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Tax Tips/Strategies #3 | The Most Exhaustive & Comprehensive Guide to Artificial Negative Gearing

Updated: Nov 4, 2021

The Most Exhaustive & Comprehensive Guide to Artificial Negative Gearing

Many investors benefit from tax deductions (sometimes negative gearing) without even knowing it, especially if you have more than one property because most people are just concerned about the final number (whether you will end up with a tax refund or not). If you have lodged a tax return on your PPOR (debt recycling), there is a higher chance that you have already benefited from it. This is because this property was not originally bought with the intention to make a rental return but because it is a place and area you want to live in which can usually mean that the rental yield is low. Obviously there are some people, especially higher income earners buying properties with the sole purpose to reduce their tax obligations. Losing one dollar to save 40 or 50 cents is not something we recommend doing intentionally. In most cases, negative gearing usually results from the combination of several tax deductions such as depreciation on the property or the cost of keeping the property. It is this depreciation that sets the scene for the artificial negative gearing because it is a tax deduction on an non-cash component that you cannot control. It can be significant enough to turn a slightly positive geared positive, negative without any additional investment/expense especially if it is a brand new property.

Whichever the case may be, negatively gearing your investment property will help you offset your taxable income, especially when used in combination with tax strategy 1 and 2. As always, please seek a tax professional when considering using any of my tax tips/strategies.

Negative Gearing Explained

Gearing is used when referring to borrowing with the aim of investing in an asset, whether it’s a property or anything. However, when viewed in terms of property, it is used in describing the act of using a loan to purchase a property. Therefore, gearing an investment property implies that the property does not provide enough rental income to equal the interest paid on loan. The effect of this is a loss.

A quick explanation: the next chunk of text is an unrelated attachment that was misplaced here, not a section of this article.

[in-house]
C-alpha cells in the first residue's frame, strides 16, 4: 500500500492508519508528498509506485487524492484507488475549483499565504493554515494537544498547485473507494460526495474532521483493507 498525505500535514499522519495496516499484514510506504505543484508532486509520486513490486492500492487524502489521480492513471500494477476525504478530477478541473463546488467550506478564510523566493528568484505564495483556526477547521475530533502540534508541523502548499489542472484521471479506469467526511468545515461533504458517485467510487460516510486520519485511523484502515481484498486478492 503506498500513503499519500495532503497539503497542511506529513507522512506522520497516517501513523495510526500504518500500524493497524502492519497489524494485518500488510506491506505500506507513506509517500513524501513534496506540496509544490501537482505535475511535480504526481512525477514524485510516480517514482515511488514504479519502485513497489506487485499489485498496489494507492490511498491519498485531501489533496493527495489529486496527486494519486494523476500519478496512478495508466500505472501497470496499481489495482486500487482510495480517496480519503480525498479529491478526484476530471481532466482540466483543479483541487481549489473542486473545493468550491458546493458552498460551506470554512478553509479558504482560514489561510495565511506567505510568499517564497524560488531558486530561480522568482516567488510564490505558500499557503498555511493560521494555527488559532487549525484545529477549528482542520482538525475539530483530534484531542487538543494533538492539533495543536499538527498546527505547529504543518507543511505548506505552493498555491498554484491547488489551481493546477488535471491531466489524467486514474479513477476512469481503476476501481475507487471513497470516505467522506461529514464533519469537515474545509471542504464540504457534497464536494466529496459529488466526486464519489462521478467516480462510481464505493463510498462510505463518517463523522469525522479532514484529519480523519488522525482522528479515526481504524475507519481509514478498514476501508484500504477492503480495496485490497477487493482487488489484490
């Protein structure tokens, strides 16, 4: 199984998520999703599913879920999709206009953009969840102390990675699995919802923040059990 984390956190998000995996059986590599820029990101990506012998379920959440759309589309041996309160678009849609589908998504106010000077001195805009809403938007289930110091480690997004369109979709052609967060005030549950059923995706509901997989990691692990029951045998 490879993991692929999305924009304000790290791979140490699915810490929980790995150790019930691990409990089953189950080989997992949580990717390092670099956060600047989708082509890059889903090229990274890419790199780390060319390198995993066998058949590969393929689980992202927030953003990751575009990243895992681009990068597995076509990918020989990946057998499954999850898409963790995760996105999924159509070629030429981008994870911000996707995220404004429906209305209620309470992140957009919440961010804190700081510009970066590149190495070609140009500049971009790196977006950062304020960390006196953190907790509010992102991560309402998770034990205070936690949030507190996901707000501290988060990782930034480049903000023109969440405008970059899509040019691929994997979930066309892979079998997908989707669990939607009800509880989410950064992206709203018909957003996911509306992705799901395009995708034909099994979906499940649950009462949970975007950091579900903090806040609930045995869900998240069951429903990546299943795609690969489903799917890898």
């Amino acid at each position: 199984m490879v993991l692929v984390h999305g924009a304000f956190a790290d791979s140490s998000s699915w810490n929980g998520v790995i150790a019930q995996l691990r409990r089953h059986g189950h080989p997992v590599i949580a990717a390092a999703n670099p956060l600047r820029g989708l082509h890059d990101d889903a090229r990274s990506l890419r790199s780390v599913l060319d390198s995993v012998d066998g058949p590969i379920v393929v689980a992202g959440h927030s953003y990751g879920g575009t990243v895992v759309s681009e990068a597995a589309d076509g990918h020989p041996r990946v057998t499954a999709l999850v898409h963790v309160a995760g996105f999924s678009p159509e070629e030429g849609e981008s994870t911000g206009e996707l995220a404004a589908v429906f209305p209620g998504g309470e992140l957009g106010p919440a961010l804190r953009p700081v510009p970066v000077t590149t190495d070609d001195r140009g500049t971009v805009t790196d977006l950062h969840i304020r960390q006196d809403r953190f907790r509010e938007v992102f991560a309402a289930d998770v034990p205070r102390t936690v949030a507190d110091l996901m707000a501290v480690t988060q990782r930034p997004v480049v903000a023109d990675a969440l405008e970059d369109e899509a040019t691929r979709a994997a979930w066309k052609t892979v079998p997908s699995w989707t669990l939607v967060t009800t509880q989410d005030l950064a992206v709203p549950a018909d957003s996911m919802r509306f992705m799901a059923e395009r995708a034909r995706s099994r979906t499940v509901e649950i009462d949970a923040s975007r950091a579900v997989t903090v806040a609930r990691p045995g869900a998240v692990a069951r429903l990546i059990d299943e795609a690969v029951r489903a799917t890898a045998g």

Negative gearing differs from positive or neutral gearing. In Neutral gearing, the generated rental income is equal to the interest paid on loan, while positive gearing generates more rental income compared to the interest paid, thereby resulting in a profit.

Some of the expenses on your investment property include:

  • Property management fees

  • Landlord and building insurance

  • Building depreciation

  • Maintenance and repairs

  • Strata fees, council rates, and land tax

  • Interest repayments

Here’s a brief illustration to help you understand negative gearing a lot better.

Assume that you took a loan of $250,000 with an interest rate of 10%, and this was after you bought a house worth $300,000. The interest that you’ll repay on this house is $25,000. However, you only earn $200 weekly in rent or $10,400 annually.

With this, you’re earning $10,400 in rent and paying an interest of $25,000 annually, meaning that you are losing $14,600 per year. This shows that the house you bought is negatively geared. It is important to note that this can be the case with any other investment property.

Following this perspective, you’ll agree that negative gearing is similar to other business activities with only income and expenses regardless of their source.

Negative Gearing Policy

The main reason why people venture into property investment is to enjoy long-term capital goal. However, this might be somewhat different, especially if you are aiming for a competitive real estate market. You may need to go as far as sacrificing your rental yield and even incurring a loss on your property.

What is generally expected is that as the price of the property increases rapidly, there’d be a corresponding fall in the rental price. Therefore, investors can use this to make money rather than depending on the income that they generate from rental payments. Ex-PPOR owners can also used this too given the fact that you likely bought (potentially overpaid for it) in a more desirable location that have higher potential of capital growth, or at least get something back for the property you can no longer live in for whatever reason.

Negative gearing in Australia usually attracts tax benefits on the shares investment and the property. This implies that for an investor that loses money as a result of loan repayment, the loss can be written off yearly as a tax deduction. This is an simple way to reduce taxable income and also make up for the losses they experience.

For the example we highlighted earlier, the taxable income of the investor will not include the $14,600 yearly loss. Therefore, your taxable income is $100,000; negative gearing would make it possible for you to reduce the amount to $85,400. If you use this calculator you will see the difference in tax paid for either taxable income amount and note that you will save ~$5,500 in tax which immediately shows that losing ~$15k to save ~$5.5k is not a wise investment decision. It may be worth doing if it’s from depreciation only or better than nothing if you are no longer able to live in your property anymore.

There are so many other tax policies that can be used with negative gearing. An example of this includes depreciation claims, and the aim is to create a balance between profit and loss yearly. If the negative gearing is significant enough, it can cause the deficiency in rental income to become insignificant.

Reasons to Choose Negative Gearing